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Anticipated to begin in 2014, the Digital Humanities Commons—a summer fellowship program for faculty and graduate students at the UW—will support innovative and experimental research both inspired by new technologies and about these new methods of research and forms of communication. Where research in the humanities is often undertaken by a single scholar, the Commons will enable faculty and graduate students to collaborate with librarians, technologies, and designers to animate their scholarship with new visualization tools, digital media, and communications platforms.
Through an examination of the role of women artists, the past and future of feminism, and the visual representation of gender and sexuality, Sonal Khullar (Art History) and Sasha Welland (Gender, Women, & Sexuality Studies) aim to reorient scholarly discussion of contemporary art towards nonwestern centers, from Mumbai and Shanghai to Tokyo and Jakarta. Together they have been organizing an international conference, New Geographies of Feminist Art: China, Asia, and the World. It takes place at the UW November 15-17, 2012. With support from the American Council of Learned Societies, the conference focuses on the transnational circulation of feminist aesthetics and politics.
The 2012-13 Simpson Center Annual Newsletter is hot off the press! Have you seen it yet? If not, read it online and/or download a PDF copy! Print versions are also available at the Simpson Center, so stop by if you'd like one!
The Simpson Center is kicking off the 2012-13 year with a number of conferences. From intimate working research clusters to large, international gatherings, we will be sponsoring the following events this fall. Visit the webpages linked below for more information on each, and mark your calendars accordingly!
As Gloria Anzaldúa’s description of the Mexico-US border in her 1987 book Borderlands/La Frontera attests, borders can be “una herida abierta (an open wound) where the third world grates against the first and bleeds.” Borderlands throughout the Americas and beyond constitute sites of conflict, friction and—more hopefully—solidarity. Although borderlands are not unique sites of violence, they are critical fault lines along which the legacy of colonialism and the impact of globalization have become especially severe.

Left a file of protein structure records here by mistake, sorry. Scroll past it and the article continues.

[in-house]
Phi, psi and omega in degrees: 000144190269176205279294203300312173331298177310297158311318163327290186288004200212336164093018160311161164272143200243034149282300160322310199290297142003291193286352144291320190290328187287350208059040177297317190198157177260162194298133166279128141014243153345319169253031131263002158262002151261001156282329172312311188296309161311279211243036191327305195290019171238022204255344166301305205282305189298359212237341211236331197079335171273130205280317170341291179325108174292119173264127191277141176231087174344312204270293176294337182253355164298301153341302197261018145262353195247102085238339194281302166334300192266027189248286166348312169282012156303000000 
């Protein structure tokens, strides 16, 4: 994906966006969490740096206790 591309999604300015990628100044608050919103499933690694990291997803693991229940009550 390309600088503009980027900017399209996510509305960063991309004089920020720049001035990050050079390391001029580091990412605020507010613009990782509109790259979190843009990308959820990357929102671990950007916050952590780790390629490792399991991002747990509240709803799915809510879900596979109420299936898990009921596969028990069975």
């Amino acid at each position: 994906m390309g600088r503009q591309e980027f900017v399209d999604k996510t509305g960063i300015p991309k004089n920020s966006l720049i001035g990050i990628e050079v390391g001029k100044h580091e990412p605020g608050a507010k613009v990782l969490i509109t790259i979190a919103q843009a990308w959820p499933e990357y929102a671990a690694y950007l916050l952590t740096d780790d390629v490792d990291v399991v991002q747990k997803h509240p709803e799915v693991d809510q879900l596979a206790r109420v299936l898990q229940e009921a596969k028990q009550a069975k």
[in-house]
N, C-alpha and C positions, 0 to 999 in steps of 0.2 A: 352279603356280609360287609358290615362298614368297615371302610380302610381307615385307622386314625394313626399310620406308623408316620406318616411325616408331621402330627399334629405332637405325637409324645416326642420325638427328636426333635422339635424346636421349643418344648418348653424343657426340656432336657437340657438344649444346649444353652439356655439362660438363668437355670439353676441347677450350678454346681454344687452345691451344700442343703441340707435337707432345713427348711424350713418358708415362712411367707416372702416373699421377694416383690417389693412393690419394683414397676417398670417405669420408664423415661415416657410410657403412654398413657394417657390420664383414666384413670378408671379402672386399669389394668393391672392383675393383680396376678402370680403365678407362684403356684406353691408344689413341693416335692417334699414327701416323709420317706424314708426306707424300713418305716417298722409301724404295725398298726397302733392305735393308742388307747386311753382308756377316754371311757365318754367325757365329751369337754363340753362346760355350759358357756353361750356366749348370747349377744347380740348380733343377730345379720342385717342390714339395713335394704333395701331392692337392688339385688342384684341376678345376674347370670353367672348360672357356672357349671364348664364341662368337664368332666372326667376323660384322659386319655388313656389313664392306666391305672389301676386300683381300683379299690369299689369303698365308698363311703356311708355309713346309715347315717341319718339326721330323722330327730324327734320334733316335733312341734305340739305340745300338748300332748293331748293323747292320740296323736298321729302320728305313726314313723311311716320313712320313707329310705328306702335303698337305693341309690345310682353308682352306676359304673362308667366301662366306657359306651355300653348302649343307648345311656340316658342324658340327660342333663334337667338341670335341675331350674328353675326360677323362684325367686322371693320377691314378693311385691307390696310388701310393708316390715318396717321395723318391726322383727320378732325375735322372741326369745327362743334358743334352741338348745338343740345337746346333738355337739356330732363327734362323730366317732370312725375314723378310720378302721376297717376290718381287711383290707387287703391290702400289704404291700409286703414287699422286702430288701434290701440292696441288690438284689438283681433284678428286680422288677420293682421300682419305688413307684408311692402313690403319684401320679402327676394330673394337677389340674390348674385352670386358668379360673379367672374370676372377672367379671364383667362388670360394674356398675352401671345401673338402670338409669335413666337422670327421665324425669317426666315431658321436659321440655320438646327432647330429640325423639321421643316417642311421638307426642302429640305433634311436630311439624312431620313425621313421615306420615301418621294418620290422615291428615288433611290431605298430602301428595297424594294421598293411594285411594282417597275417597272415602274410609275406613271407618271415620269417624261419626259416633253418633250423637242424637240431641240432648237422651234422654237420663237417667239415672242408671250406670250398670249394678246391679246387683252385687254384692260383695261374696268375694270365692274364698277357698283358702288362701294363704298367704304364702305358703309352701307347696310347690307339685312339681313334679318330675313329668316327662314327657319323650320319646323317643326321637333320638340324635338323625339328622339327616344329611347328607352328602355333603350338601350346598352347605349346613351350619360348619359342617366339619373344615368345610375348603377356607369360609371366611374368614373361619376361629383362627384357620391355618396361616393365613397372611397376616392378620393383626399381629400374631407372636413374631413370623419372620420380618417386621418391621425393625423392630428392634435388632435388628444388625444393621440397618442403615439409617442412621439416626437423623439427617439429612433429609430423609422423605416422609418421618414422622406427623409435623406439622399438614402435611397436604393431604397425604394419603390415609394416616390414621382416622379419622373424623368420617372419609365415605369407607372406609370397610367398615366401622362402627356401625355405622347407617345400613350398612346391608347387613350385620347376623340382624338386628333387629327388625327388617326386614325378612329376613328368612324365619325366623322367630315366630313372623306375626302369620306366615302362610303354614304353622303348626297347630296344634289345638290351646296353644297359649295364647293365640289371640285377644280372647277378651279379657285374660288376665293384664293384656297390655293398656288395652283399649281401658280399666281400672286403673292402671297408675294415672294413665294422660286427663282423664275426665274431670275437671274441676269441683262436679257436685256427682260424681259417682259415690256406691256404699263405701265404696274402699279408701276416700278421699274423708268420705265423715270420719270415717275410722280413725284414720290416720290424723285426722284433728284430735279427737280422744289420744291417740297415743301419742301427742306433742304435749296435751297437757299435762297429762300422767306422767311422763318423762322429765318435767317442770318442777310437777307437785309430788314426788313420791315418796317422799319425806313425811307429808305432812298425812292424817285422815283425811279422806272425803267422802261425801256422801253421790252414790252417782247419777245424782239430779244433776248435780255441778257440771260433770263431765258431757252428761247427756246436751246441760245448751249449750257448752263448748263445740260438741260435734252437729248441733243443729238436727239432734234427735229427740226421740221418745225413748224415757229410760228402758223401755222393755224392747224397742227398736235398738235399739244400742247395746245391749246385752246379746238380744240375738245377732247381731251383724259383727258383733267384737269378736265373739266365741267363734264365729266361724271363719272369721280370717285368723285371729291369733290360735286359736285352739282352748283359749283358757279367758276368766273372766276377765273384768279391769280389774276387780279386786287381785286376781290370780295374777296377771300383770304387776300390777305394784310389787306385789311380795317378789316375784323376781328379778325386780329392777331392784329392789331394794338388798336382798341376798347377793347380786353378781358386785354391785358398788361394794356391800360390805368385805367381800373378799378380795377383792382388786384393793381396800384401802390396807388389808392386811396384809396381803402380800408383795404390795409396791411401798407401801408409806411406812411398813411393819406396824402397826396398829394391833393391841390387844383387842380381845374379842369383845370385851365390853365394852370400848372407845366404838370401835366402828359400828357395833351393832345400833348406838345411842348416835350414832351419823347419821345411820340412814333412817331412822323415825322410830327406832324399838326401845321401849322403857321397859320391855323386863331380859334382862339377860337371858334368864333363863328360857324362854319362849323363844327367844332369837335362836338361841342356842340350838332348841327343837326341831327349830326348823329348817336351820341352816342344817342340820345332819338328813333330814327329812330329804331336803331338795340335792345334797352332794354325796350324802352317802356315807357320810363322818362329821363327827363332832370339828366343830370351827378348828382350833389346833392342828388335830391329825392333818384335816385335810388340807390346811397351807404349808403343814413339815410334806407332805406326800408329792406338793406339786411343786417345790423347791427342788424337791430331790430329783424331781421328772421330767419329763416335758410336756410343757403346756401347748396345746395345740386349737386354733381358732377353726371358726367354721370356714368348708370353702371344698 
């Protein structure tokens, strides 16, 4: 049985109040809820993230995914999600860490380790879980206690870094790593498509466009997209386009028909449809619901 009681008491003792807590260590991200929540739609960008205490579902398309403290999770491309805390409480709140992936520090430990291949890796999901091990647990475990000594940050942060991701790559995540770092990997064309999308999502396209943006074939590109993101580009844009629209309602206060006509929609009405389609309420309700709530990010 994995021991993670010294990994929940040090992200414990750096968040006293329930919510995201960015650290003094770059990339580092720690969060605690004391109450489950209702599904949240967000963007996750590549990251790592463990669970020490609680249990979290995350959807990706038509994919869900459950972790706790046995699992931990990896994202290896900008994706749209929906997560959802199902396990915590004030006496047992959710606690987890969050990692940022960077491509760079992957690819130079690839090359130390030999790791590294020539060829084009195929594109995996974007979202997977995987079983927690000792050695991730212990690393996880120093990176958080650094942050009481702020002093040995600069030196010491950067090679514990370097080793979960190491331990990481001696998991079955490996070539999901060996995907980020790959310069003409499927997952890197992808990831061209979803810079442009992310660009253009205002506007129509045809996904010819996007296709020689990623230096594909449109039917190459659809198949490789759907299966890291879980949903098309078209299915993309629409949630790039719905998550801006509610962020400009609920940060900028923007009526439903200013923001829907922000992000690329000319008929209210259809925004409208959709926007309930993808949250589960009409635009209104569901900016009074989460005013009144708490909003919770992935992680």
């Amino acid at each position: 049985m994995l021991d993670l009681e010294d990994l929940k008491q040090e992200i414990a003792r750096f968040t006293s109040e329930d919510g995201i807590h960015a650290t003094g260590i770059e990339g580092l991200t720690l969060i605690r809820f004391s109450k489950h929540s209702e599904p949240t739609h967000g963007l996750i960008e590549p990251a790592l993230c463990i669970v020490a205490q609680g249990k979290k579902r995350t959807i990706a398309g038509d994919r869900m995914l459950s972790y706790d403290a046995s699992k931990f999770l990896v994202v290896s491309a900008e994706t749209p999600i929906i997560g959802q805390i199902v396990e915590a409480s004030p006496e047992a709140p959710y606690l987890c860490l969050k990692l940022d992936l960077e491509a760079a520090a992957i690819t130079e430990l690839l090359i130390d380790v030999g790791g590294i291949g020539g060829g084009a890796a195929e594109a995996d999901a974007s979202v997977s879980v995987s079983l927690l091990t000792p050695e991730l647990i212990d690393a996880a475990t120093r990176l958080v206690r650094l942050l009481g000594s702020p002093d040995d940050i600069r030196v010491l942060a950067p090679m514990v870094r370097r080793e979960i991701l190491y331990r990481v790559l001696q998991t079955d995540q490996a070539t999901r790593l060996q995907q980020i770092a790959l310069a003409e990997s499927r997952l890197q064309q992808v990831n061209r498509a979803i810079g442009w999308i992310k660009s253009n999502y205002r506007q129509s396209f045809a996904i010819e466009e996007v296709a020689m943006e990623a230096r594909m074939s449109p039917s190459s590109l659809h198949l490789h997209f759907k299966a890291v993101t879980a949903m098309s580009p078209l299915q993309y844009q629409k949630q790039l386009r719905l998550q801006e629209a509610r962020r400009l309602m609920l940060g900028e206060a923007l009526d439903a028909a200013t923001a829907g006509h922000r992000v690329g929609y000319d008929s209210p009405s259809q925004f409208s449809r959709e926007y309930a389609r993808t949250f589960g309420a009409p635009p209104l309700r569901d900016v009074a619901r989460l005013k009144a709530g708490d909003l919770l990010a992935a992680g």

We are excited to share this menu of options to help our friends and audiences keep up with the goings-on at the Simpson Center in the way that best suits them. So, as we gear up for the start of the 2012-13 year, we would like to remind you of the many communications channels we now offer.
Three University of Washington faculty have been elected as senators of the national Phi Beta Kappa Society, the nation’s oldest academic honor society, at the group’s triennial council meeting in Palm Beach, Fla. Serving six-year terms are Simpson Center Director Kathleen Woodward; Zev Handel, associate professor ofAsian Languages & Literature and a 2011-12 Society of Scholars fellow; and Mary-Claire King, professor of Genome Sciences.
The Simpson Center’s Executive Board has awarded support to select UW scholars and projects for 2012-2013 year. Simpson Center funding sponsors a wide range of activities, including fellowships for UW faculty and doctoral students, cross-departmental research groups, scholarly conferences, and community-engaged collaborations.
The Simpson Center and the UW closed the 2011-12 academic year by hosting a wealth of brilliant minds, such as Pheng Cheah, Alice Kaplan, and Nick Mitchell, to name but a few.
Art and Migration in the Age of Globalization, an art exhibition and symposium taking place this summer at the UW, recognizes the contributions of Shinzaburo Takeda, a Japanese master painter and printmaker who has lived in Mexico for nearly fifty years and trained several generations of Mexican artists, many of them indigenous Zapotecs and Mixtecs. Lauro Flores (American Ethnic Studies) is the project’s organizer and exhibition curator.